“What I’m telling you may not be pretty. But I’ve been watching you. You look like a man who can understand.” That line of dialogue, spoken to the benignly gruff Inspector Maigret and uttered by a suspect under interrogation, suggests the essence of Maigret’s power. It’s Maigret’s job to smoke out the ugly truths that hide in the folds on ordinary French life, and he does so not just by possessing a deep awareness of the ways of humankind, but by projecting that quality among those who cross his investigative path. Here, his mere presence in the seaside village of Concarneau exerts an almost physical influence on the atmosphere of the town: Wayward clues, and the confessed secrets of wayward souls, attach to him as inexorably as metal filings attach to a magnet.
The criminal incident that draws Maigret from Paris to Concarneau is a curious one: A local wine merchant, tipsy after a night of card-playing and conviviality at the Admiral Hotel, stumbles through the town’s near-empty streets. Buffeted by a storm-loosed wind, he stops in a doorway to light a match, and immediately shots ring out. Did someone really intend to kill this apparently inconsequential fellow? Who, in any event, would have known that he’d be passing by that doorway at that late hour? Other crimes, or indications of crime, follow. Stray clues multiply. The yellow dog of the title, for instance, looms for Maigret as a sure sign that something odd is afoot. The dog also functions as a symbol—as a figure of vague menace that flits in and out of view. A symbol of what? Of fear, more or less. Raw, animal fear is a pivotal theme of this novel.
As ever in the casebook of Maigret, the search for clues and the hunt for criminals matter less than a receptivity to less tangible forms of human truth. Simenon, as if to highlight his disdain for traditional modes of detection, provides Maigret with a comic foil—a sidekick named Inspector Leroy, who favors the latest scientific sleuthing methods. Leroy dashes about, making plaster casts of footprints and conducting chemical analyses of liquor bottles, and in general comes across as a feckless skimmer of the surface of things. Maigret, meanwhile, practices a kind of anti-method that lets him plumb the depth of things while seeming to do very little. He presides over the unwinding of a plot that (like the plot in many Sherlock Holmes tales) traces its origins to a past injustice and finds its impetus in a bid for revenge. Less a mystery story than a moral fable, Yellow Dog delivers the age-old message that sin begets sin, and that a man’s worst sins will come back to bite him.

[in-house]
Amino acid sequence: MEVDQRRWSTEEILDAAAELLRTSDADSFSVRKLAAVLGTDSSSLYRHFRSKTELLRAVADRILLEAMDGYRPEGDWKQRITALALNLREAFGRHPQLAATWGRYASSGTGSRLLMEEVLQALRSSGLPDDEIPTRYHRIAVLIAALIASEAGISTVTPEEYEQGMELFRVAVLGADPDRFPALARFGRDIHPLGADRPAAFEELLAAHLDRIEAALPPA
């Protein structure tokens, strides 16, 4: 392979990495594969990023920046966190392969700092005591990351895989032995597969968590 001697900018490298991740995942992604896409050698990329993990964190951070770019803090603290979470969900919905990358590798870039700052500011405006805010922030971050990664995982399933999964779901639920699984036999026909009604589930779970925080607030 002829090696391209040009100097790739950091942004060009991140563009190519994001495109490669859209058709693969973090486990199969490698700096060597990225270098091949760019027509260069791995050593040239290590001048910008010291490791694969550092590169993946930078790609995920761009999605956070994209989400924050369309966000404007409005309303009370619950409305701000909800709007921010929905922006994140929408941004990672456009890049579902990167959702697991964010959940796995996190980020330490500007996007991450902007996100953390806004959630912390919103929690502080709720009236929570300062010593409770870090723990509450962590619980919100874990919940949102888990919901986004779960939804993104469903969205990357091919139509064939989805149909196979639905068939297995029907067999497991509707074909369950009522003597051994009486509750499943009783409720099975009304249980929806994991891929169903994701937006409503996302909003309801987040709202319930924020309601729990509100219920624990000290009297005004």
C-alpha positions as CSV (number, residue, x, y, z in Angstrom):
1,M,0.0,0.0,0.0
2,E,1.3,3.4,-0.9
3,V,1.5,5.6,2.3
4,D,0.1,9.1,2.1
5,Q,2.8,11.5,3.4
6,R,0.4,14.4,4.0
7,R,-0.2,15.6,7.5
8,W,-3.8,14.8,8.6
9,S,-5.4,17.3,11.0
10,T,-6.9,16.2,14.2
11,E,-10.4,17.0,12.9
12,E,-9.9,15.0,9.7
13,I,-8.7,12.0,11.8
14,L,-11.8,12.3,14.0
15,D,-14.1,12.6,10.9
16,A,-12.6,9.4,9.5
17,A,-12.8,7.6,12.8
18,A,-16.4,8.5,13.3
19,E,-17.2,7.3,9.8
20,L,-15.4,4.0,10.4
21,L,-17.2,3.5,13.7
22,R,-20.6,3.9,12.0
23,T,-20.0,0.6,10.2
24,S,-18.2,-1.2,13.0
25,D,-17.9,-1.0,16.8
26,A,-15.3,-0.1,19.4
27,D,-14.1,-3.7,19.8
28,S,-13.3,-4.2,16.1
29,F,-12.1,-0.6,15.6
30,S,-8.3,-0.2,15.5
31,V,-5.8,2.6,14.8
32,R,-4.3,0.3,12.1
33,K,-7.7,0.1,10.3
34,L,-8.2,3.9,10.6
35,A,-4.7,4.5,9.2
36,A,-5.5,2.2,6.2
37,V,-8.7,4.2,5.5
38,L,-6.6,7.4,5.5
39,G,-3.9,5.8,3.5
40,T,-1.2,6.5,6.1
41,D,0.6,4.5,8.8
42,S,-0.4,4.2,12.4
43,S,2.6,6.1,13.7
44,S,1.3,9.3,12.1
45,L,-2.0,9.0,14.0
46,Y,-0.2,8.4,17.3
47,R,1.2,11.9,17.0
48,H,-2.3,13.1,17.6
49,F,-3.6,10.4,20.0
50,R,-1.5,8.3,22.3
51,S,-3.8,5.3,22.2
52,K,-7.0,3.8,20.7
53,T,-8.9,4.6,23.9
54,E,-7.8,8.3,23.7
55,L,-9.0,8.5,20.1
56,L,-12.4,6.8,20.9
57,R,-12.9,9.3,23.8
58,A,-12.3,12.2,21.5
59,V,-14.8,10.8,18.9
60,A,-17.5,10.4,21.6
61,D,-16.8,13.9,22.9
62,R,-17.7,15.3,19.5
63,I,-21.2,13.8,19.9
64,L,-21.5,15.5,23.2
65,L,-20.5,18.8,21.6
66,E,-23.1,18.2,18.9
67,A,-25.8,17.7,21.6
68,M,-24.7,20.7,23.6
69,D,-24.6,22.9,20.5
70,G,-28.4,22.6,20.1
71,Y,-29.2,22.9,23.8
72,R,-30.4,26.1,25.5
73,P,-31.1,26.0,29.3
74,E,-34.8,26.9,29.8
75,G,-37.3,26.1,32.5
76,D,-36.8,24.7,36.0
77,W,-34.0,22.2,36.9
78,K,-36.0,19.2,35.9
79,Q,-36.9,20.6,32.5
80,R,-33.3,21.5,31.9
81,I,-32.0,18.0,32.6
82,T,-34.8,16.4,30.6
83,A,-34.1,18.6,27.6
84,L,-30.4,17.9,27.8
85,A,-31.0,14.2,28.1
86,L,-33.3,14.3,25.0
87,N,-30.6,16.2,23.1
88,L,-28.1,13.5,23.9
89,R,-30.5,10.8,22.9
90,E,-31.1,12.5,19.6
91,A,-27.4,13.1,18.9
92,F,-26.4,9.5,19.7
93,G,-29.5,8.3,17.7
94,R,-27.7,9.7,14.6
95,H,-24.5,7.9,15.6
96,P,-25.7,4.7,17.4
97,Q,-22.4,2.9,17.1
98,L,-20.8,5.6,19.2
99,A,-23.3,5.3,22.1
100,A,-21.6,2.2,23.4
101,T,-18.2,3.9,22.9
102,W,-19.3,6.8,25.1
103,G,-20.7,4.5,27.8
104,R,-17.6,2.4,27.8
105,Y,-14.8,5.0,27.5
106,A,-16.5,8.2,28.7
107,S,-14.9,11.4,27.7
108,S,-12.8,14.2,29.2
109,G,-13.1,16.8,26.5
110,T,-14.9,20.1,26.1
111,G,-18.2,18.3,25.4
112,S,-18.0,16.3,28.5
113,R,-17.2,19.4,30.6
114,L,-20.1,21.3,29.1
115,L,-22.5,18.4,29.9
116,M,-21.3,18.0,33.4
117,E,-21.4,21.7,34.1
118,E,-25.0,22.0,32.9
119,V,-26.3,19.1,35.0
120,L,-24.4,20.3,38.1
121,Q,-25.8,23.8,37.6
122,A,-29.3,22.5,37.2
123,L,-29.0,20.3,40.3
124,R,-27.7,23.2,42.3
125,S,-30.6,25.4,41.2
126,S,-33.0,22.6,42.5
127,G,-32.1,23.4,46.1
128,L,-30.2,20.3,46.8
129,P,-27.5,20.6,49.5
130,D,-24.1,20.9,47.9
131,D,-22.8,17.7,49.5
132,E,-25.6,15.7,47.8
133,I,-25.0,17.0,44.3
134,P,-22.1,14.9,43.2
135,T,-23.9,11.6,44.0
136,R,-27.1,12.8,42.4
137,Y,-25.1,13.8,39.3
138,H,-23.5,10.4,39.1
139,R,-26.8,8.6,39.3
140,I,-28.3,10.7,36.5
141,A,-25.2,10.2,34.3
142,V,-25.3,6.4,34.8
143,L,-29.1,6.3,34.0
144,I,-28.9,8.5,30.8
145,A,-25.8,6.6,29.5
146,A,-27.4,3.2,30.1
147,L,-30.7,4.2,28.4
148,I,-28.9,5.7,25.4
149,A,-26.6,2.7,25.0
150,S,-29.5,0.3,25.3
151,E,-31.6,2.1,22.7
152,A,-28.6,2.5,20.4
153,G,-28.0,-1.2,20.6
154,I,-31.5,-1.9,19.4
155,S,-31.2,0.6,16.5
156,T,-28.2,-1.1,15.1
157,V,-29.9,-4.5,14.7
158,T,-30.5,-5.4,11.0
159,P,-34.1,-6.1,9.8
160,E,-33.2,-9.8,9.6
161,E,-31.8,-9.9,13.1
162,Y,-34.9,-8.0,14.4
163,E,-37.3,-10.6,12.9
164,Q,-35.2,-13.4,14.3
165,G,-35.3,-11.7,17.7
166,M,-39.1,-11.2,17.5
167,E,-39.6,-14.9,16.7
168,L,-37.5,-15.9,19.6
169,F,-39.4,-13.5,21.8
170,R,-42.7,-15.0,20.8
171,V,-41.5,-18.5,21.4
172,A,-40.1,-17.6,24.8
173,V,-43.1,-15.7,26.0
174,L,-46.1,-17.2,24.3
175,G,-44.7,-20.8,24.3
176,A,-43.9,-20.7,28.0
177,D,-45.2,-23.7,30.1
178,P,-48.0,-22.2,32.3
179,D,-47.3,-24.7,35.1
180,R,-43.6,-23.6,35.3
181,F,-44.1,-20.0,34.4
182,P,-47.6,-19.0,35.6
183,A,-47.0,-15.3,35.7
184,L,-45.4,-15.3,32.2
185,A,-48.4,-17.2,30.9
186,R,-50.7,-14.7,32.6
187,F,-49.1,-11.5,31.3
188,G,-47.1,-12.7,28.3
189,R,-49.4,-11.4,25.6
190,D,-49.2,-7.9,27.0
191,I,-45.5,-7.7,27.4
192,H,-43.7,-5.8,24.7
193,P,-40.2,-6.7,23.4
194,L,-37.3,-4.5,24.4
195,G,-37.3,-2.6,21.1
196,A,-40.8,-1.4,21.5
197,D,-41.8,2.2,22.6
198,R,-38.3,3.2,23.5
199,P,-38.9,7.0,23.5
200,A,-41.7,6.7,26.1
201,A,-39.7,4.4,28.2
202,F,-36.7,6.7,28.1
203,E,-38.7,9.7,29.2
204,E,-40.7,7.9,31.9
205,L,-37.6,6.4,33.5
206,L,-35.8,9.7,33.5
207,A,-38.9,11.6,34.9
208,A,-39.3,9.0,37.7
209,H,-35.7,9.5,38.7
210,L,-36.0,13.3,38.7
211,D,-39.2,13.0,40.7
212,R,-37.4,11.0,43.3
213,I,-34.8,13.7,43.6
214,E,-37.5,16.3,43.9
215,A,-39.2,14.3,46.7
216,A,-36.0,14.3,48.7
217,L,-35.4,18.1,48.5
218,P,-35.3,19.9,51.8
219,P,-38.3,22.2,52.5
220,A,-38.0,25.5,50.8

Simenon deftly roots his fable in the here-and-now of a Depression-ravaged provincial town. He limns the foreclosed horizon that residents of a tourist locale see in front of them during the dreary off-season months of the year, and he poignantly evokes the patterns of economic hardship and personal exploitation that circumscribe their behavior. (To wit: More than one character off-handedly notes that of course a waitress or a servant girl will share a bed with a well-off man, in the hope of getting a franc or two for her trouble.) In brief, there’s no shortage of objects for the powerful intuitive sympathy that is Maigret’s trademark.